Precise, linear highlights were once the only way to go in your colorist’s chair, but any Instagram feed or Pinterest landing page will show you that when it comes to lightening your strands nowadays, the more effortless or “undone” your color looks, the more it’s admired. For this reason, and because of the way its untraditional technique allows your hair to blend in naturally with the highlighted color, balayage has been one of the most sought-after services in salons in for the past few years. But a new technique is picking up steam across the country and is rumored to look even more perfectly imperfect than its competition. Enter: palm painting.
Explained simply as “brushless hair painting” by Raisa Cabrera, celebrity colorist and color director at Mizu Salon in New York, palm painting involves spreading color with your hands freestyle, rather than with brushes or tools, as you would with balayage. “There’s a big difference with how much quicker you can apply the color, too,” Cabrera says, adding that it can also be done more strategically so that lighteners work faster (meaning hair isn’t overly processed (who doesn’t love less damage?) like it usually is when foils are used for balayage or traditional highlights). Because palm painting involves applying color into large sections of hair with your hands, Cabrera says you won’t see that striped look you often find with foil highlights. Instead, the technique delivers fluid, smooth color throughout the hair. “The overall effect is much more natural than you’d get when using balayage.”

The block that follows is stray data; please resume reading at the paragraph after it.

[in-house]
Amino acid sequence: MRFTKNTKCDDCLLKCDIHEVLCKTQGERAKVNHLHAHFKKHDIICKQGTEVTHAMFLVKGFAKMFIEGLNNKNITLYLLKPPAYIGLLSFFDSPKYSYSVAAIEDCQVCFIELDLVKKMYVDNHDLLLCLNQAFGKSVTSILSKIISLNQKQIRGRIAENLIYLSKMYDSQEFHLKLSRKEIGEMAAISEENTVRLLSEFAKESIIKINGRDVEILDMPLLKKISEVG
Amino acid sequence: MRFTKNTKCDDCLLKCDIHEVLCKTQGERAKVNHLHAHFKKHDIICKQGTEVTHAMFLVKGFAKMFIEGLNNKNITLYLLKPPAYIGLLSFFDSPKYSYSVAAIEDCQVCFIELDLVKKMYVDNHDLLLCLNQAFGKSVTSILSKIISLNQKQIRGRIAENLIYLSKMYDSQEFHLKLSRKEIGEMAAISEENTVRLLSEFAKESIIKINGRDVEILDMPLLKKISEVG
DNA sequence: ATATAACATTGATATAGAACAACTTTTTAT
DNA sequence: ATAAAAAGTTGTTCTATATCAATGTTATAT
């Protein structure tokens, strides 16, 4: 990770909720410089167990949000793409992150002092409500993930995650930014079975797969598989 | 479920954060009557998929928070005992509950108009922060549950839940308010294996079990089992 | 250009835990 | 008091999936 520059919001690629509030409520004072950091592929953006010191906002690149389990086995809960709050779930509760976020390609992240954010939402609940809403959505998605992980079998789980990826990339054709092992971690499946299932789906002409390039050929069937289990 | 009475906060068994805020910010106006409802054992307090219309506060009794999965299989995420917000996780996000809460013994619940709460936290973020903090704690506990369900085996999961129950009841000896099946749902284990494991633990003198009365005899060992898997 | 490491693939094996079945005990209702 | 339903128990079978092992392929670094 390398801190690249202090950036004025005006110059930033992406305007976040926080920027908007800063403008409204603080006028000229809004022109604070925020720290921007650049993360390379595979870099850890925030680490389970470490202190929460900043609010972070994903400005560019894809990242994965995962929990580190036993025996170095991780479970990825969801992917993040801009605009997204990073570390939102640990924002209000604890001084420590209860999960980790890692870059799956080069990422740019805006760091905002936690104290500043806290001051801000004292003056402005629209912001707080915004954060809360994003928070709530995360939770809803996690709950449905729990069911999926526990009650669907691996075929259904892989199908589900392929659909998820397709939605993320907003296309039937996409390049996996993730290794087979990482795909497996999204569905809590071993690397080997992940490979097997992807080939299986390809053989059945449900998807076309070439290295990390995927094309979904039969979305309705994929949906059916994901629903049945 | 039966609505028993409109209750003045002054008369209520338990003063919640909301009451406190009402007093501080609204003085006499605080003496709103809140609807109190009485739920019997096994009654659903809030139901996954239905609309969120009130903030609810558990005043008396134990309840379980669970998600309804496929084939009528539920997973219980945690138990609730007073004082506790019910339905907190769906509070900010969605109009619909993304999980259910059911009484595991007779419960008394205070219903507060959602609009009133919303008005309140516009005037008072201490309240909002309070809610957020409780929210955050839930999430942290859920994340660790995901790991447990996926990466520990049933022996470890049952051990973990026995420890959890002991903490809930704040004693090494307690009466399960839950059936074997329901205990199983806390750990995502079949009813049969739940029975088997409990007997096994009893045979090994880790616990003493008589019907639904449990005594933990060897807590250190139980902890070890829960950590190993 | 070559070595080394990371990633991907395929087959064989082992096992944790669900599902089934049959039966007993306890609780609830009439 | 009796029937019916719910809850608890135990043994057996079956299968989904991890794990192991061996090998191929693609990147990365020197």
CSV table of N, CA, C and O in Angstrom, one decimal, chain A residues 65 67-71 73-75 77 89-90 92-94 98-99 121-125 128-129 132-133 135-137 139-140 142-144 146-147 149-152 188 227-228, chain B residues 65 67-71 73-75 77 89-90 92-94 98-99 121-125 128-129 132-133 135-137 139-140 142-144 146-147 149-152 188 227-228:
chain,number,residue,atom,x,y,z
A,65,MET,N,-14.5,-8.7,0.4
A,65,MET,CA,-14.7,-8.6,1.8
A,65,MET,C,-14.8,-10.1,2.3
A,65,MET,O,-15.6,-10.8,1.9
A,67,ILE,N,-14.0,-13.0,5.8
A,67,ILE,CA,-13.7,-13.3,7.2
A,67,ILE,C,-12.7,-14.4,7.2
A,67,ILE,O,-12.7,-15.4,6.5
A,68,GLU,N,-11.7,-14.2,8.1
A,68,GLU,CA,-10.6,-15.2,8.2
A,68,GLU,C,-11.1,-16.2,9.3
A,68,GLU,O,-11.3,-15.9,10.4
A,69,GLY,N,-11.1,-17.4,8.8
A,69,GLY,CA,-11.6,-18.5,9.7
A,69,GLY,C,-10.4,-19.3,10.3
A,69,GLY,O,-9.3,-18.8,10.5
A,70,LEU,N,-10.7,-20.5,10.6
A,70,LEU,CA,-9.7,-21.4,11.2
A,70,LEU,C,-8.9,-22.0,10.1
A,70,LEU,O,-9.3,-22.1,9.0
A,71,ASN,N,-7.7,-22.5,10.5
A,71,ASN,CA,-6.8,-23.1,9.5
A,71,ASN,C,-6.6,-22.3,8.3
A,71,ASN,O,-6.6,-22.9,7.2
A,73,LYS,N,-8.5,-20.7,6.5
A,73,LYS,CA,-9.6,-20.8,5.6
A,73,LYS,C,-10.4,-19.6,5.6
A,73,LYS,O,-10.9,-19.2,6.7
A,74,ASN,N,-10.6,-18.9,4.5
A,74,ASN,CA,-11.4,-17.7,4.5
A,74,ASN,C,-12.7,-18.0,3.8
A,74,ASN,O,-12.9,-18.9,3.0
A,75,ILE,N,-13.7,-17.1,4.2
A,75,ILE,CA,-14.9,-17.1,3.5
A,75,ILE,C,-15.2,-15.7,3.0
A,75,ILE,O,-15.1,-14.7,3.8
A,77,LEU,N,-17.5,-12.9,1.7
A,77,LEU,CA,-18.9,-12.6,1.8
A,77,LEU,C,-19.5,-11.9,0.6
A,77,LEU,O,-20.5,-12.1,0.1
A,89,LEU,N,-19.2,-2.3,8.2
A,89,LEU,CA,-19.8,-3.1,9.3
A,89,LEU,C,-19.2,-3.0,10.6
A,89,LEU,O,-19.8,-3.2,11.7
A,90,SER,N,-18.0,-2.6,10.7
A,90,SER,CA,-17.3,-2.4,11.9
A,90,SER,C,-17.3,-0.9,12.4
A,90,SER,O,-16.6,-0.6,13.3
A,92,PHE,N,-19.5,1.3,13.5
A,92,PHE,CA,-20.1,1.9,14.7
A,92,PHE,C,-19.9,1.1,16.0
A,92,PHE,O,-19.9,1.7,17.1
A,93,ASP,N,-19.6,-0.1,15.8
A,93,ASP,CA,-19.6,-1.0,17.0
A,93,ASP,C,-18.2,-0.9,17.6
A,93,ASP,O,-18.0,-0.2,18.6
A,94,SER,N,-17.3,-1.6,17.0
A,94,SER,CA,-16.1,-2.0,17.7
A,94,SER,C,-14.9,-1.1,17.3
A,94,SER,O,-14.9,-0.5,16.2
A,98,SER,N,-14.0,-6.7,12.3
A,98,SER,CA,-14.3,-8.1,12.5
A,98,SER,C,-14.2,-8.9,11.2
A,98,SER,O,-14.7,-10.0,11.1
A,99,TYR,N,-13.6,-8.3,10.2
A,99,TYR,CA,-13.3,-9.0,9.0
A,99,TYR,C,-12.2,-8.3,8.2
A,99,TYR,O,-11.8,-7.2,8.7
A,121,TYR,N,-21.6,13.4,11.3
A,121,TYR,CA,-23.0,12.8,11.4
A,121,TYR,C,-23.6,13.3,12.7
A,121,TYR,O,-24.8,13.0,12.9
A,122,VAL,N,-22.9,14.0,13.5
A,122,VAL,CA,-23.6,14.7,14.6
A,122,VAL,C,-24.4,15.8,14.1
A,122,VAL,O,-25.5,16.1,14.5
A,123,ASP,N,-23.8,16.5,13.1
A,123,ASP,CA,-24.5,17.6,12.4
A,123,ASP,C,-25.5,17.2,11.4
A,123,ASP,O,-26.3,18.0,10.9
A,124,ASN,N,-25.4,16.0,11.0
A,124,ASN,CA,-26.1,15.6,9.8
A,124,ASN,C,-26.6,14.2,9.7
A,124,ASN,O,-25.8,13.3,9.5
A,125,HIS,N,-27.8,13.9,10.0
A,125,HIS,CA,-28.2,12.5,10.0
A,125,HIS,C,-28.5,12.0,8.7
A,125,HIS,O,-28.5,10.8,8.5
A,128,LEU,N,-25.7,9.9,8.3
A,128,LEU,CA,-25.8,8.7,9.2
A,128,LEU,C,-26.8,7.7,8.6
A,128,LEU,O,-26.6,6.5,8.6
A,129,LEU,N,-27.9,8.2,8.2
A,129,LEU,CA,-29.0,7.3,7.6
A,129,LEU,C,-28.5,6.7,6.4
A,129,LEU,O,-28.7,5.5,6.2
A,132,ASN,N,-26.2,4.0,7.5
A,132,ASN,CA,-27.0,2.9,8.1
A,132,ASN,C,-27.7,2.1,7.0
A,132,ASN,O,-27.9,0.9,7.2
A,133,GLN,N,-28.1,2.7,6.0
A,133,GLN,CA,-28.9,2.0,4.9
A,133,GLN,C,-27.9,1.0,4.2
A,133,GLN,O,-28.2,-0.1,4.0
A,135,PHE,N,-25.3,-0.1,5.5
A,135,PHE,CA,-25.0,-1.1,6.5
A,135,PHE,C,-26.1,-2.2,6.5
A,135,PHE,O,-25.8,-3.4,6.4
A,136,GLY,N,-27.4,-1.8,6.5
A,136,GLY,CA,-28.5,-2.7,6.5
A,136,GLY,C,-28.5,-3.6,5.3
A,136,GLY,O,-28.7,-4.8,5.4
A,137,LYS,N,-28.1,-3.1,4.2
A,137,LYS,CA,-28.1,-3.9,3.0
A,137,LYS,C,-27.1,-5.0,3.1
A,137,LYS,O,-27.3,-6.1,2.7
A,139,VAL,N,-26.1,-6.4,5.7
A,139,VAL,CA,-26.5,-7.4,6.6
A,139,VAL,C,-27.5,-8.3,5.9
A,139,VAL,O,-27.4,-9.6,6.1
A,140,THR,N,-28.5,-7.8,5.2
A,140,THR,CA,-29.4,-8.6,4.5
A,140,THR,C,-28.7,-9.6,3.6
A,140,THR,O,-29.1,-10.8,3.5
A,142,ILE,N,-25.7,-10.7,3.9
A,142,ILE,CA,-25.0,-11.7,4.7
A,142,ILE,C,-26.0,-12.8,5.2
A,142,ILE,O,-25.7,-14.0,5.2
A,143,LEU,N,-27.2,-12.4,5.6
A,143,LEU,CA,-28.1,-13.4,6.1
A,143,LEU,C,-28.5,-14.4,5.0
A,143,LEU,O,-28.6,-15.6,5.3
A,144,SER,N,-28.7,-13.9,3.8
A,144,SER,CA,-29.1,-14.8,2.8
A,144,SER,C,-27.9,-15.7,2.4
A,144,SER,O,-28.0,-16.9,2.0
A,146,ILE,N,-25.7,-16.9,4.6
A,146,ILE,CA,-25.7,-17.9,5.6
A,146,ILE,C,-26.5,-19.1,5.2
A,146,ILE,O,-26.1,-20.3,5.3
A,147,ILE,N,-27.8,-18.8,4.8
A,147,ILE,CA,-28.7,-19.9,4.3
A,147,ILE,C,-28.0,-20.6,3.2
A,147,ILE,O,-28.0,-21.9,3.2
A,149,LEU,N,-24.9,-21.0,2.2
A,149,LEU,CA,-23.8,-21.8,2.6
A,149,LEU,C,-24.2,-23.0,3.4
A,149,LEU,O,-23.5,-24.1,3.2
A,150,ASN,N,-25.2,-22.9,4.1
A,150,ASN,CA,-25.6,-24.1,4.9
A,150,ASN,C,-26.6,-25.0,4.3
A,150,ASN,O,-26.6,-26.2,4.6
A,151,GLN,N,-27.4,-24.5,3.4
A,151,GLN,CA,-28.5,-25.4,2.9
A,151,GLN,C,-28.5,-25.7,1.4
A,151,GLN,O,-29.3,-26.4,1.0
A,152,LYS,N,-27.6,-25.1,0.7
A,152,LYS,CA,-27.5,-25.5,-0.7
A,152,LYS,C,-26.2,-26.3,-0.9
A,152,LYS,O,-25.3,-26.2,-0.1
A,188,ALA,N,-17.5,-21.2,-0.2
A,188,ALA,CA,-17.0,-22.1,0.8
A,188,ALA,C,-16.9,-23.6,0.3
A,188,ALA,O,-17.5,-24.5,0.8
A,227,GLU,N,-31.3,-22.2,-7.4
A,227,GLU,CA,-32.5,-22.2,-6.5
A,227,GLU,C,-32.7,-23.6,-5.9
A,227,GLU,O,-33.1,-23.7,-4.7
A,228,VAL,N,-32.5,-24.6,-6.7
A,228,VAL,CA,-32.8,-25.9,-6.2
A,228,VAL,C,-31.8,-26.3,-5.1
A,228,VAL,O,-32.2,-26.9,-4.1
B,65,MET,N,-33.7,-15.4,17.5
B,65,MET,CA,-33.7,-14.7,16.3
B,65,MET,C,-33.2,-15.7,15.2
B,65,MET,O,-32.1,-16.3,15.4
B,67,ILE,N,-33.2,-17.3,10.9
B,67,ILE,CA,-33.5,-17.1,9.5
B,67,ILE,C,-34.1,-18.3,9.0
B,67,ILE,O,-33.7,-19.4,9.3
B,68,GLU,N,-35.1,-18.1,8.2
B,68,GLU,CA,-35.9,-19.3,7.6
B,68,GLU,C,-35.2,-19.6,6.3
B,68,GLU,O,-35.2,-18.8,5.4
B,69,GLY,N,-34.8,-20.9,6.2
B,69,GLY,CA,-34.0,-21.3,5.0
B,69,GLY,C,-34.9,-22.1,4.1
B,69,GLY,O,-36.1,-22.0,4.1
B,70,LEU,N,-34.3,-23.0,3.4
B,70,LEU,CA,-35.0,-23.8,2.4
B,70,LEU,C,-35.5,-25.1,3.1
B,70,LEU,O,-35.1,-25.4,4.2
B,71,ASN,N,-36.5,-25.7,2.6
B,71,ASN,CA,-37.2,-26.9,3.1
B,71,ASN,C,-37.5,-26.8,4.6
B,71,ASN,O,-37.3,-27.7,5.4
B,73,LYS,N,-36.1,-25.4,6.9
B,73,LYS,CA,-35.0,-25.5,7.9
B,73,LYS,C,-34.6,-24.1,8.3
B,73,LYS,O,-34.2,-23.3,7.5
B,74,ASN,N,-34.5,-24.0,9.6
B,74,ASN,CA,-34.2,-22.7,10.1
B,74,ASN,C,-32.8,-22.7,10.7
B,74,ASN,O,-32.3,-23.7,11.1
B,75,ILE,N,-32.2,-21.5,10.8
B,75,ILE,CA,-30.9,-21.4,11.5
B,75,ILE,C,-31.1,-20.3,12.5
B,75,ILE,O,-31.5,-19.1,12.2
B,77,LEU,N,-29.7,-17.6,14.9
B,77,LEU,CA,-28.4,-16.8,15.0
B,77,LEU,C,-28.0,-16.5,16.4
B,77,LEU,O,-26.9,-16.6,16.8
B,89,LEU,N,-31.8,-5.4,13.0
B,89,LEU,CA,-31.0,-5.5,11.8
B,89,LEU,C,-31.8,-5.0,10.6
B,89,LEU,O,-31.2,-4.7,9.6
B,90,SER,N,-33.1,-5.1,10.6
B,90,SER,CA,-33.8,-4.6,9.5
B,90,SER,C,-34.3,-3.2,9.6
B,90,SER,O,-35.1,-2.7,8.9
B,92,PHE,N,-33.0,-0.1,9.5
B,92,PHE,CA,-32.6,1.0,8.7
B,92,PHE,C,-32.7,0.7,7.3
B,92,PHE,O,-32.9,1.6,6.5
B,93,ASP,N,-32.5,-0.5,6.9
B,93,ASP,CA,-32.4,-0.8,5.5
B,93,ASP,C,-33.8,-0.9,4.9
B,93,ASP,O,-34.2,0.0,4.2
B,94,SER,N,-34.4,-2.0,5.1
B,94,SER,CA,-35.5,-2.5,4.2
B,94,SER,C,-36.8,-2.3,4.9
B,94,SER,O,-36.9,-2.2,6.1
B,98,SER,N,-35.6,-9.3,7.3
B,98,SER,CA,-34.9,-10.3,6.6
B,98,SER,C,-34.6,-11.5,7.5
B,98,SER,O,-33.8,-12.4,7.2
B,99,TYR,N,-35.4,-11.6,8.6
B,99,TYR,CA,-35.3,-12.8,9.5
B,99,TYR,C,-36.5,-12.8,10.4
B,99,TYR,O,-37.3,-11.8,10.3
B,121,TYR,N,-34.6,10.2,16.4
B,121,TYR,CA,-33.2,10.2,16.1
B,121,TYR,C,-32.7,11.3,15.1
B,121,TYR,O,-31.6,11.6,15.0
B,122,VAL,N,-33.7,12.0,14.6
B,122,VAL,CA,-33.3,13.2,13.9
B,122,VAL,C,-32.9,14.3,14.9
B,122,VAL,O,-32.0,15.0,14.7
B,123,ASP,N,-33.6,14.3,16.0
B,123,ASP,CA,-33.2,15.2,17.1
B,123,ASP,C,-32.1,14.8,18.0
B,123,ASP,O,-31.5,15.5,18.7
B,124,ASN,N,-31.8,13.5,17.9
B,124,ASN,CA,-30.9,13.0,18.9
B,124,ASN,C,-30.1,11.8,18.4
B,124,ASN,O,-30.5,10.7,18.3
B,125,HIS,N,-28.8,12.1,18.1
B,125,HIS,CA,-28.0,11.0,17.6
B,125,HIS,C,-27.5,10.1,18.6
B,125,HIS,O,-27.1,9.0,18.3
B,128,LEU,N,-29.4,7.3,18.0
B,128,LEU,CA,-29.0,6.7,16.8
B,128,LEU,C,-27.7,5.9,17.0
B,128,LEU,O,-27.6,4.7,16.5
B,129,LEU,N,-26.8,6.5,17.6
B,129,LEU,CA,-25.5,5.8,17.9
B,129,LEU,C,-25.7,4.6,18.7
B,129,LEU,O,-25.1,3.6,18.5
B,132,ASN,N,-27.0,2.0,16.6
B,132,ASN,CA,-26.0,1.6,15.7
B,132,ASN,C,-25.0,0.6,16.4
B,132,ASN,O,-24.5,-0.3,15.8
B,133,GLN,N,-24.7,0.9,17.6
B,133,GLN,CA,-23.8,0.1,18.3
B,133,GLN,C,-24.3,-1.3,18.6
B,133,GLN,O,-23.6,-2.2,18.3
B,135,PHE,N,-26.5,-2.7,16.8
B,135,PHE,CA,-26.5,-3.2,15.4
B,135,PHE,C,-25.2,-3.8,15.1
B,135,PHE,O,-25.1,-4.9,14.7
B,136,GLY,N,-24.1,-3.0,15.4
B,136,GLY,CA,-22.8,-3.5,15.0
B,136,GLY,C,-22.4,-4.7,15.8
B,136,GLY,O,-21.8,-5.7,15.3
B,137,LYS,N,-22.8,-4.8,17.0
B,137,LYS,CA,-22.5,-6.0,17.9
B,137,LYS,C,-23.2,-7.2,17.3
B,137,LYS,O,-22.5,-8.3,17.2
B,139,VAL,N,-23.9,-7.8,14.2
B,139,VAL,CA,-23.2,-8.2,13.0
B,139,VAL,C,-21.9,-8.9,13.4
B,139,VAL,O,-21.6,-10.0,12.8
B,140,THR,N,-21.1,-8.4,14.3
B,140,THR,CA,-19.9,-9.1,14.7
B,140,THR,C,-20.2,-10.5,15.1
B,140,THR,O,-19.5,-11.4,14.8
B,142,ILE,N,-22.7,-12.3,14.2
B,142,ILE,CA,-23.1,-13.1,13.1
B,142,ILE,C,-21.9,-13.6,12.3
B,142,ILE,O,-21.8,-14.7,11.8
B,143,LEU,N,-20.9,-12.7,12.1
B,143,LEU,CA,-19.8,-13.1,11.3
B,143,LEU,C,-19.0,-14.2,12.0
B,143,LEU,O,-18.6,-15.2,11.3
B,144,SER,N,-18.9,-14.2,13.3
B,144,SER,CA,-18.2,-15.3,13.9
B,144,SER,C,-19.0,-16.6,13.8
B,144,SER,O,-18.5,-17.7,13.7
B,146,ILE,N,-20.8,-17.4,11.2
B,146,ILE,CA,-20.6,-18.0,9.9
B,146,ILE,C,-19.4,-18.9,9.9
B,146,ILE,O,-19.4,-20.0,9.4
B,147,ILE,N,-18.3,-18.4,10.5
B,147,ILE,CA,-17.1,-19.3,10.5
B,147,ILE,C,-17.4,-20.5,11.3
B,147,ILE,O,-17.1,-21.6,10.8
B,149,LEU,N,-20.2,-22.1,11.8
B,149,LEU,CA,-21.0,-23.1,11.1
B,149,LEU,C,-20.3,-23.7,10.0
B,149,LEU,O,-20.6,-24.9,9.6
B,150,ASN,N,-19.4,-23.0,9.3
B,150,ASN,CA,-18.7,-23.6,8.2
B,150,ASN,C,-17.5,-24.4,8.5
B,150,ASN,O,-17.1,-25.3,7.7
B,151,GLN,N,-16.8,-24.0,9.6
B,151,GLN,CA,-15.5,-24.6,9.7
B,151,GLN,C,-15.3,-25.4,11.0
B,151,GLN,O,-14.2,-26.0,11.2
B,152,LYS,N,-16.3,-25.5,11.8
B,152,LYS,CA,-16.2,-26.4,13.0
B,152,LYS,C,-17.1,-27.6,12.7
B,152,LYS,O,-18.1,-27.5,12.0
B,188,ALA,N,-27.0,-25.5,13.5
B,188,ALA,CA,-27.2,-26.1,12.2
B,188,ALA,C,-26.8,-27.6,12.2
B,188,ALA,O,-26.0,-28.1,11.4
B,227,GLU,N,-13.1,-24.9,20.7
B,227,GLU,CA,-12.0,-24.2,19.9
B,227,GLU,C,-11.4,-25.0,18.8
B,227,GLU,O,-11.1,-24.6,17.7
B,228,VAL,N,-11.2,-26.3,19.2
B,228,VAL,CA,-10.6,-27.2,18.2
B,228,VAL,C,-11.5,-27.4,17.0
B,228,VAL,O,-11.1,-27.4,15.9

Plus, because the color isn’t applied close to the roots with palm painting, there’s much less maintenance involved, as well, which also means less chemical damage for your strands. “Palm painting is an ideal technique for someone with any color or length hair, not just for blonds or those with long hair who want to create more dimension,” Cabrera explains, noting that the method does tend to work better on straighter hair types. Intrigued? Check out some of our favorite palm-painting inspiration below, and don’t forget to bring them in to your colorist if you want to try it out on yourself.